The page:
Alaska federal judge resigns after sexual harassment investigation, panel says

July 8 (Reuters) – An Alaska federal judge who unexpectedly resigned last week forced his staff to work in hostile conditions and had an inappropriate sexual relationship with a judicial clerk, a U.S. judicial panel said on Monday.

The 9th Circuit Judicial Council publicly reprimanded and admonished U.S. District Judge Joshua Kindred, an appointee of former President Donald Trump who resigned from his lifetime position on Wednesday after joining the bench in 2020.

The Council in its order of 23 Mayopens a new tab on Monday said he had asked for the judge’s resignation and referred his case to the federal judicial branch’s highest decision-making body for consideration by Congress, which could then consider a rare impeachment proceeding against a federal judge.

“The judicial branch is vested with self-government and, as such, must hold its federal judges to the highest standards of integrity and impartiality,” U.S. District Court Chief Judge Mary Murguia said in a statement.

Kindred, 46, did not respond to requests for comment. He told the board that his “great sin here was that during this period I treated my paralegals as friends rather than employees,” according to the nine-member panel’s 30-page order.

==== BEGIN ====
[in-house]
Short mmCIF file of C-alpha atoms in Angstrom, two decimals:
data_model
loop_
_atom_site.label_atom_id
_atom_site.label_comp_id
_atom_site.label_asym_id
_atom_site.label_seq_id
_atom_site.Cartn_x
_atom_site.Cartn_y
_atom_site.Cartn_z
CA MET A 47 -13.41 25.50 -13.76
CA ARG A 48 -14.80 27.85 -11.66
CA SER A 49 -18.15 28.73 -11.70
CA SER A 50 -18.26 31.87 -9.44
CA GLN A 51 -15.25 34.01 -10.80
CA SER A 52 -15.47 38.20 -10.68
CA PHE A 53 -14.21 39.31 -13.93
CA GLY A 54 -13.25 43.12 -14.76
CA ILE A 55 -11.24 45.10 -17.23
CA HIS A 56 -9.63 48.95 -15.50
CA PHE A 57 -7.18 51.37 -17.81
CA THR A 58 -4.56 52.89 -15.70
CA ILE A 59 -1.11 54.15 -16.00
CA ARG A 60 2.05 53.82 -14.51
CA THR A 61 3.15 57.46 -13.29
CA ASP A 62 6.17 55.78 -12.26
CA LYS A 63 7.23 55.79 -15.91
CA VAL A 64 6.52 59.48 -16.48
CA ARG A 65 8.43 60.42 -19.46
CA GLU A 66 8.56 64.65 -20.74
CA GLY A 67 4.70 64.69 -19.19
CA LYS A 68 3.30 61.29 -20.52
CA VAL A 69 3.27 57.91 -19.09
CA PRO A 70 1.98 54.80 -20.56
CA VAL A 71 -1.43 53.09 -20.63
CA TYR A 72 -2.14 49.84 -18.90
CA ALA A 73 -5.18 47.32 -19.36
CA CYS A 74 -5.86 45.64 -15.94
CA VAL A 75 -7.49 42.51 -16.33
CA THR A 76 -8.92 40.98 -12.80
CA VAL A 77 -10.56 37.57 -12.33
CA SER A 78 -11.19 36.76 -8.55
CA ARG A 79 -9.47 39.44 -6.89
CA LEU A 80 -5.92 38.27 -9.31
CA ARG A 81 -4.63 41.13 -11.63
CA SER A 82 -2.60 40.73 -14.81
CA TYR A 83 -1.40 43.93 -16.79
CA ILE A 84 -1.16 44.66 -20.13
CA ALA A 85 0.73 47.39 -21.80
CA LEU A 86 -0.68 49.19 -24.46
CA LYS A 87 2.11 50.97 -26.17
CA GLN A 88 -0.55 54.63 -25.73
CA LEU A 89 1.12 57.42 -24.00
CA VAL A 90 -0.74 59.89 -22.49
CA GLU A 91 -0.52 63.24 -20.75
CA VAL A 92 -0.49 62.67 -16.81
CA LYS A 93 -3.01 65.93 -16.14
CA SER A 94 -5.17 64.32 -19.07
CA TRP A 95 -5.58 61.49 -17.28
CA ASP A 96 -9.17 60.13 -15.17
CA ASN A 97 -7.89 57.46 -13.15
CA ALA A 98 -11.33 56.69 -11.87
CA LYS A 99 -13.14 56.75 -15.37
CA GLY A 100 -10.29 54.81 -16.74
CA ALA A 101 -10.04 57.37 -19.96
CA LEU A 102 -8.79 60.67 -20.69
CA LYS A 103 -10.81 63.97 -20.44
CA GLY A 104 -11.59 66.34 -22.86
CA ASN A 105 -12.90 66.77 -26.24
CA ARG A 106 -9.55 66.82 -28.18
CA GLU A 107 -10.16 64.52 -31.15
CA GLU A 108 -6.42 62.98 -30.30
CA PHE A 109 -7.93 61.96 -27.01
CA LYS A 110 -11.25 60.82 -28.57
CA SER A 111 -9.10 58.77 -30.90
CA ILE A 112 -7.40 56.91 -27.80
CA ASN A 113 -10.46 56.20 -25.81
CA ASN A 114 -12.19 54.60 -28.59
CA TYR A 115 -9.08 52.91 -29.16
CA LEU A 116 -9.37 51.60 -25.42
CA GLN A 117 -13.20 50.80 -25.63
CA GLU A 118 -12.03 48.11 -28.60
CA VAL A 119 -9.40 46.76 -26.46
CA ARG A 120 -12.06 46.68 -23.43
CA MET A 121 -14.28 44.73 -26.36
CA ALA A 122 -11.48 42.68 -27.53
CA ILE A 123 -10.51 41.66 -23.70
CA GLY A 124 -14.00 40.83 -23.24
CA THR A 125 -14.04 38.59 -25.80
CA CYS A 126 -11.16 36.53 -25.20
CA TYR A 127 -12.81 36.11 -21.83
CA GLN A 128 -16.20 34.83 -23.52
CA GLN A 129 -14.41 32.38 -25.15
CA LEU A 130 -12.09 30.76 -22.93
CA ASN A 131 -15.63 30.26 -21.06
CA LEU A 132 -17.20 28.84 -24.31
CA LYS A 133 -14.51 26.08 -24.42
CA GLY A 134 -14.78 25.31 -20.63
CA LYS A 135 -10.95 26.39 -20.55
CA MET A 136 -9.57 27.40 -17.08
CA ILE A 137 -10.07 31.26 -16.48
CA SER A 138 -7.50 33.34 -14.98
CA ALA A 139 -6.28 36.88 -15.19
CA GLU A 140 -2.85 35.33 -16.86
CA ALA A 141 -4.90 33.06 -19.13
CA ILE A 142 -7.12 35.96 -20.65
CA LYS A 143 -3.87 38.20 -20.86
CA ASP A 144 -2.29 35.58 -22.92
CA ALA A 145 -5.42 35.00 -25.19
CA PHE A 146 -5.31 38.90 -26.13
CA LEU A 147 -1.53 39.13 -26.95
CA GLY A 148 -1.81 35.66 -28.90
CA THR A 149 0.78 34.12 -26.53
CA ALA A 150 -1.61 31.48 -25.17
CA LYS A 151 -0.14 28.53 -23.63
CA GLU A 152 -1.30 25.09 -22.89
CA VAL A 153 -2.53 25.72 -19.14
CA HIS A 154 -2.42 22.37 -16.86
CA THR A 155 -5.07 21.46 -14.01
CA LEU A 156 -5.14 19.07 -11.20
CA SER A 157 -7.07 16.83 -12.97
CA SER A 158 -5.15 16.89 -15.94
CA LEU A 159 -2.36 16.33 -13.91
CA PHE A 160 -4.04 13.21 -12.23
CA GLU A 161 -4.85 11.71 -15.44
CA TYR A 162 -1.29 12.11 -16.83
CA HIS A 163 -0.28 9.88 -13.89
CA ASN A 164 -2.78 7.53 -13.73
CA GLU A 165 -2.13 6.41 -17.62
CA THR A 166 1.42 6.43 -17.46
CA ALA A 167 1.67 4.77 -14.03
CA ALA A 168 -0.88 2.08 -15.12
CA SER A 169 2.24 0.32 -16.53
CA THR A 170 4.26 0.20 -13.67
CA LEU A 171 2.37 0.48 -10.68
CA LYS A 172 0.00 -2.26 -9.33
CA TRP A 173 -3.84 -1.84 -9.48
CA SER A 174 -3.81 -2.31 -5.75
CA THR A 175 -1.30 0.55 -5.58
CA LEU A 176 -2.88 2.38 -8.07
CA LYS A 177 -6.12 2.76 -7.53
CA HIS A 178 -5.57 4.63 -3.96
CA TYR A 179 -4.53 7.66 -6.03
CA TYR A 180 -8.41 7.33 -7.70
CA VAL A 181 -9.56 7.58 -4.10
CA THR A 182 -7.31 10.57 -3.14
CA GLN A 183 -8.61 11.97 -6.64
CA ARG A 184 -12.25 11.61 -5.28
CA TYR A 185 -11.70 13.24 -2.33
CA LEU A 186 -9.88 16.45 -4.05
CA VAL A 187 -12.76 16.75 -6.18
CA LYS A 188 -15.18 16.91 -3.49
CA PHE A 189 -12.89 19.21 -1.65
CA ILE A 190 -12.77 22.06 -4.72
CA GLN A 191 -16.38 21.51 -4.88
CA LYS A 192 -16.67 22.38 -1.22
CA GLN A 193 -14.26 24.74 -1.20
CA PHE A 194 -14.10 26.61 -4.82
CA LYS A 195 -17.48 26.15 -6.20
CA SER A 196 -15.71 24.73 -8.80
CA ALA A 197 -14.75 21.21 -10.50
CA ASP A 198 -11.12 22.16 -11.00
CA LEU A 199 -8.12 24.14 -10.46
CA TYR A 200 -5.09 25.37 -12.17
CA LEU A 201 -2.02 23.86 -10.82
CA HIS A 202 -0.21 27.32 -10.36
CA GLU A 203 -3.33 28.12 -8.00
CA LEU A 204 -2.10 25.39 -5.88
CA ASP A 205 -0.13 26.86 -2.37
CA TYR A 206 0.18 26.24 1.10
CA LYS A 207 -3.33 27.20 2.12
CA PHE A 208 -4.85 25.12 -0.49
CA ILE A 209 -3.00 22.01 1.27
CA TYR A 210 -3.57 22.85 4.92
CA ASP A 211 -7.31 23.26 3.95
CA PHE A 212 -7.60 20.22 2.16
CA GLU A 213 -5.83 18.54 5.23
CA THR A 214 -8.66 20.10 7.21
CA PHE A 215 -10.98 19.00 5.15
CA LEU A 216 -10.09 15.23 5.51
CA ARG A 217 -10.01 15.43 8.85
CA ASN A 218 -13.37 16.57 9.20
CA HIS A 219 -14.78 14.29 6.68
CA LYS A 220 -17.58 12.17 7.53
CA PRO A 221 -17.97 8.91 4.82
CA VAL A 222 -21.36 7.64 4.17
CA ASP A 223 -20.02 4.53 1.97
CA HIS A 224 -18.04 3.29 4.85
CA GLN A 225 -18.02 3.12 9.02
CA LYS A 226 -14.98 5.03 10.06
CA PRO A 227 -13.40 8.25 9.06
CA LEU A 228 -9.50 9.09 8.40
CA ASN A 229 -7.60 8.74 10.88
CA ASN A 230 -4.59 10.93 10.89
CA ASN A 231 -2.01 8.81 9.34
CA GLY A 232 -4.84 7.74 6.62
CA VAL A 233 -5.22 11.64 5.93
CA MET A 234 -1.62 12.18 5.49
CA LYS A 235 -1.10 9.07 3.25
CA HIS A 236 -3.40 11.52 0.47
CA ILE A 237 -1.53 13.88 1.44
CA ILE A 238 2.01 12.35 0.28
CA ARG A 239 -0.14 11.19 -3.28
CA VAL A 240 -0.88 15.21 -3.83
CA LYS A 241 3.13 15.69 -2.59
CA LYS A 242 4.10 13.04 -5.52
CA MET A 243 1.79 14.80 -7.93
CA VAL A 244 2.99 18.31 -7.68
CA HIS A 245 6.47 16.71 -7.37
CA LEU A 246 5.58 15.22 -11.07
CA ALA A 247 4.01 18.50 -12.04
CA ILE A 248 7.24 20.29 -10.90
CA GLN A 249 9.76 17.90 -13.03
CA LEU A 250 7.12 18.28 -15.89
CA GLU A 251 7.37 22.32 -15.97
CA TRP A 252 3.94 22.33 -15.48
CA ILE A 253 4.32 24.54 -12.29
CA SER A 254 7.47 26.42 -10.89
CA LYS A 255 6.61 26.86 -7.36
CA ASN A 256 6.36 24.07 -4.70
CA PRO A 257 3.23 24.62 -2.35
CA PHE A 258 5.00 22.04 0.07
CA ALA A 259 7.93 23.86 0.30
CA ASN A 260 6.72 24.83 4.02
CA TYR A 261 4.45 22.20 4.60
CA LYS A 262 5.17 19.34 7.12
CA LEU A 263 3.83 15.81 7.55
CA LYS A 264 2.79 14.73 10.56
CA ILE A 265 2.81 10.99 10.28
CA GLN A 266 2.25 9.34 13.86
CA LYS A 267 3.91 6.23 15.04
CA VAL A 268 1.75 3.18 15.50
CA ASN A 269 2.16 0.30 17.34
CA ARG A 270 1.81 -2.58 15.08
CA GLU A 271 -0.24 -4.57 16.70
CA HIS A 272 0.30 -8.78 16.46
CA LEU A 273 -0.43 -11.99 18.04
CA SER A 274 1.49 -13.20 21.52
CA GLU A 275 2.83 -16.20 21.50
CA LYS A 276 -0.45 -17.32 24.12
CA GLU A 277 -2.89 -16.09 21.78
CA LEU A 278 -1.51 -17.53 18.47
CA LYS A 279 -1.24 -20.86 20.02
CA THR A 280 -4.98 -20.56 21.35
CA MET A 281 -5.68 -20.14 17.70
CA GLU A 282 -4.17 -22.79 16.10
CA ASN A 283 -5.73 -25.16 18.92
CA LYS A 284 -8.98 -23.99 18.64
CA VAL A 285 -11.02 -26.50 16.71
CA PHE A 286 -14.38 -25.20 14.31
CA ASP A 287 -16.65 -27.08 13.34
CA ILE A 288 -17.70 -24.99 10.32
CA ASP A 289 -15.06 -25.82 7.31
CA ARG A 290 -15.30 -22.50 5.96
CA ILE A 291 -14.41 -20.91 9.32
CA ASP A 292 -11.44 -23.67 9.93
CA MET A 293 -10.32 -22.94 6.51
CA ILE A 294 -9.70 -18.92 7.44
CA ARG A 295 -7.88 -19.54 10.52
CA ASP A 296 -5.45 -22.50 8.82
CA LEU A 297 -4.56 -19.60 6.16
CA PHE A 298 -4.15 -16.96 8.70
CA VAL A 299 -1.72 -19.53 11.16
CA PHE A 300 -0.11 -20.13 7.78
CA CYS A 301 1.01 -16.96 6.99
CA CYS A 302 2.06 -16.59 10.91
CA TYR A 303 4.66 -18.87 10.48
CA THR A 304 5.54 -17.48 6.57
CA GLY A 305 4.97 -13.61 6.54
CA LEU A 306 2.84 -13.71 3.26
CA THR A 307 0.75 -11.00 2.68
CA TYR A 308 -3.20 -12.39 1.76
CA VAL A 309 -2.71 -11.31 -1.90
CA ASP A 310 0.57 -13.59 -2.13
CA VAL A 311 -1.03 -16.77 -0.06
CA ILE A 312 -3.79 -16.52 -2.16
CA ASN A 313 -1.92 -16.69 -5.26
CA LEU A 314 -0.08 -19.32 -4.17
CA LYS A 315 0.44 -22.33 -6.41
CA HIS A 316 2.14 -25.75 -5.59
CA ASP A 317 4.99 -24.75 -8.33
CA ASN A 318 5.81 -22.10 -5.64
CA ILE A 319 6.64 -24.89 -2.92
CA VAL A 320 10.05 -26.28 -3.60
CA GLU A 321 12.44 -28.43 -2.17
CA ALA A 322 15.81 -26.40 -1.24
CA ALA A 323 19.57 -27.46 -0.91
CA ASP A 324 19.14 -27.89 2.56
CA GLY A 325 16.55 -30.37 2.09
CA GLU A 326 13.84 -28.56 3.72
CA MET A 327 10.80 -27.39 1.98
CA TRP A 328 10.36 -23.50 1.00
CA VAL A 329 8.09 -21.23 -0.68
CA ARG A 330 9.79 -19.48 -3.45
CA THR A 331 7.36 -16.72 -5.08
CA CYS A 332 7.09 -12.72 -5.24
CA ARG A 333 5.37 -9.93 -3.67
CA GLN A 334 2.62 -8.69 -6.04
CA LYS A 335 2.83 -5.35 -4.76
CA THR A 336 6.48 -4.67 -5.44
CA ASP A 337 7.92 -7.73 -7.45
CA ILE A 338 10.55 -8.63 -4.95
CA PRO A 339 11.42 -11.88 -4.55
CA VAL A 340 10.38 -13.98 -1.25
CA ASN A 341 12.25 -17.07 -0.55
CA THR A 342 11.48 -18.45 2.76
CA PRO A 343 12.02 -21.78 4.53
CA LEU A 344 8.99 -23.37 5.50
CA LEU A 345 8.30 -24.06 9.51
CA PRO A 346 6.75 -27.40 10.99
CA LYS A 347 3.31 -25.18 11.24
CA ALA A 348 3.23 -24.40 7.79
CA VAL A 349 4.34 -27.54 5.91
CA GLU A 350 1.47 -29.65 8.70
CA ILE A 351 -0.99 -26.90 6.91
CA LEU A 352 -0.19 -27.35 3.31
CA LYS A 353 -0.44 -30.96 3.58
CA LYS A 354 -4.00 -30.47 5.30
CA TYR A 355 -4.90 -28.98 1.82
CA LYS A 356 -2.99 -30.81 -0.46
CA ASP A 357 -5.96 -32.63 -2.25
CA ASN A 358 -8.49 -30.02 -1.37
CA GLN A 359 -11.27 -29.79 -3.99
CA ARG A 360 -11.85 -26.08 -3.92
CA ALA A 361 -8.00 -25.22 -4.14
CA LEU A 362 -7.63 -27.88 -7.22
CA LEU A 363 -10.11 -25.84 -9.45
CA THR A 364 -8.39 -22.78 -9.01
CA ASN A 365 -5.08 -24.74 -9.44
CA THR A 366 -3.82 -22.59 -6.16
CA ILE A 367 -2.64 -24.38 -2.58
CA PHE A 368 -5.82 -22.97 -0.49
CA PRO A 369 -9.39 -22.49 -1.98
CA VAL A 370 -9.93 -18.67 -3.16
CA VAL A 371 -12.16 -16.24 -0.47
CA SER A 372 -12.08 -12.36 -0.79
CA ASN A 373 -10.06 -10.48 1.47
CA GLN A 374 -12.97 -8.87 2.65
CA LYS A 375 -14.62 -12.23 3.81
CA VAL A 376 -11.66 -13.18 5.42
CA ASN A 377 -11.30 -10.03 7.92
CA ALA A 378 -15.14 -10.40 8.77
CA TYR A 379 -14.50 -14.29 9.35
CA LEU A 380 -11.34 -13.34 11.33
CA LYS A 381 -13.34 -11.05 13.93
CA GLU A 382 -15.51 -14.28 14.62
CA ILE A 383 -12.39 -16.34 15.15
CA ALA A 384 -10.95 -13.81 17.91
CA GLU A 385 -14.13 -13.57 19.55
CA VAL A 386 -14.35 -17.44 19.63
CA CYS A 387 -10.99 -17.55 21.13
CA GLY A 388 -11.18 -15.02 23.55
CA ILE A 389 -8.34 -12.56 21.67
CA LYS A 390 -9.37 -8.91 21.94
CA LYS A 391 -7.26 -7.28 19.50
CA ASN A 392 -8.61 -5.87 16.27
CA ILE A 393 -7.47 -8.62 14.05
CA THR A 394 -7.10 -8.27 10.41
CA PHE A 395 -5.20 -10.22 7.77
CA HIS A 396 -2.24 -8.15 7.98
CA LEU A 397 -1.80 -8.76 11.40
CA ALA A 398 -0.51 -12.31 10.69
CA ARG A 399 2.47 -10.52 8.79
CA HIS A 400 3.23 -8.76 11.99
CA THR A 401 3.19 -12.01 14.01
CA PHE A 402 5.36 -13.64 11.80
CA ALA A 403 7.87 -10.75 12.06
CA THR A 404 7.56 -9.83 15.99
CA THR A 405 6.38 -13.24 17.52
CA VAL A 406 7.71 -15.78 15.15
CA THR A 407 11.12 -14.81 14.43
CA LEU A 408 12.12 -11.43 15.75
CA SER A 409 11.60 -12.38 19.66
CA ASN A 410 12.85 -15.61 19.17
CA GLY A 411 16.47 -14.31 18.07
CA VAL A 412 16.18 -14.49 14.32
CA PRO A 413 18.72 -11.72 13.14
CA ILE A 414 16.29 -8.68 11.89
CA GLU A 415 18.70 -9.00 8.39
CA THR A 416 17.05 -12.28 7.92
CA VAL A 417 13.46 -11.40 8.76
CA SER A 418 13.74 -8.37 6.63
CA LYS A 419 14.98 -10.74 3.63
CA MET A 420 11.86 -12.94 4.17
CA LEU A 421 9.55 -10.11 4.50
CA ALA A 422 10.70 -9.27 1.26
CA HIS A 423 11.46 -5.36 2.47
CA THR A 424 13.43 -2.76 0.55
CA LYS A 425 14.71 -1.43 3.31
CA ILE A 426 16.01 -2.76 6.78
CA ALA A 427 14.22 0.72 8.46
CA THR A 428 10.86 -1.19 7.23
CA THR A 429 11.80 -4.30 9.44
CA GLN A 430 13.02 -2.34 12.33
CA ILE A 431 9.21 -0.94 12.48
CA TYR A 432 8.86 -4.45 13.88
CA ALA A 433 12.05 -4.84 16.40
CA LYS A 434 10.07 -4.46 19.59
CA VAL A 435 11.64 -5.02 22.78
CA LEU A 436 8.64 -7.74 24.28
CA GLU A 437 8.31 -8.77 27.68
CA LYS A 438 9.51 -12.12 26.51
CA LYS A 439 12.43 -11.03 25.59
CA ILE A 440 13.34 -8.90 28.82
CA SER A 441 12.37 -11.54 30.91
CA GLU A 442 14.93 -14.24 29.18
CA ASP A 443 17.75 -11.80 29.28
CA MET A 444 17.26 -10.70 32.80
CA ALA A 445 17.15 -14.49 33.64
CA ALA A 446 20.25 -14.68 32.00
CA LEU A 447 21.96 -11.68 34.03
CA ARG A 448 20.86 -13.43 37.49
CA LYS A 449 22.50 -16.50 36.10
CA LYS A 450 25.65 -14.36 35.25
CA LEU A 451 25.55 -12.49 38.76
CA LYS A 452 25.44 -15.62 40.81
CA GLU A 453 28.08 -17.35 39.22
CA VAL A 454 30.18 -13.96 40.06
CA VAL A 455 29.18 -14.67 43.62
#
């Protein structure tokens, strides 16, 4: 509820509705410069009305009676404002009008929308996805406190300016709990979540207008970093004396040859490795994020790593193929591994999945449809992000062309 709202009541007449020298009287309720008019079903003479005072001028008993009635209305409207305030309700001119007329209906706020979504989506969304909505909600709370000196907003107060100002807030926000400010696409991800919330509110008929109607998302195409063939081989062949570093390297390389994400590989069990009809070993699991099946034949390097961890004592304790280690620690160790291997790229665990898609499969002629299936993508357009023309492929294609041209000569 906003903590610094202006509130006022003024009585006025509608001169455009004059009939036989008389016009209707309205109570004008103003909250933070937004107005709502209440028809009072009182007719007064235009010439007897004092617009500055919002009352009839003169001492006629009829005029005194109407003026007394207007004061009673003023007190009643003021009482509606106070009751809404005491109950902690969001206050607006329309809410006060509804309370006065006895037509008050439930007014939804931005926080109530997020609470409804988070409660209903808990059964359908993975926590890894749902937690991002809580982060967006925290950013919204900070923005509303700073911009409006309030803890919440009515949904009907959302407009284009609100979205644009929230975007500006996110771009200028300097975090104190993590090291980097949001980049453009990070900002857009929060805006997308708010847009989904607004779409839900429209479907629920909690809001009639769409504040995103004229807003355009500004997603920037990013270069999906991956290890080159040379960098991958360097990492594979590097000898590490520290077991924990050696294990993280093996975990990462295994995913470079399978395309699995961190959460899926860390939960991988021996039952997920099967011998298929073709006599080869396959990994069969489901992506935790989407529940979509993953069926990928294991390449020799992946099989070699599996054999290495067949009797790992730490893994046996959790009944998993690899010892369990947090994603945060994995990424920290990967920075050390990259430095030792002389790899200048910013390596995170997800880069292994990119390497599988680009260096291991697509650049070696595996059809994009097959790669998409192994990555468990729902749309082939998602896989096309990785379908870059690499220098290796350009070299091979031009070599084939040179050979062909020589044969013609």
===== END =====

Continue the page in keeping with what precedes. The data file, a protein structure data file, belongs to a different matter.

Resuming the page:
The order said the investigation determined Kindred created a hostile work environment for his employees by frequently using inappropriate language and discussing his sex life, their relationships and his “disparaging” views of coworkers and public figures.

The commission of inquiry found that Kindred had an “extremely close relationship” with one of the female officials and that a week after Kindred started working at the prosecutor’s office, she invited her for a drink, kissed her and grabbed her buttocks.

The commission found that several days later, the clerk testified that the judge invited her to the apartment where he lived, asked her to lie on the bed with him and performed oral sex on her.

The Judicial Council found that Kindred later lied to the investigative committee by denying that he had sexual contact with the official.

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Reporting by Nate Raymond in Boston; editing by Miral Fahmy

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Nate Raymond covers federal courts and litigation. He can be reached at [email protected].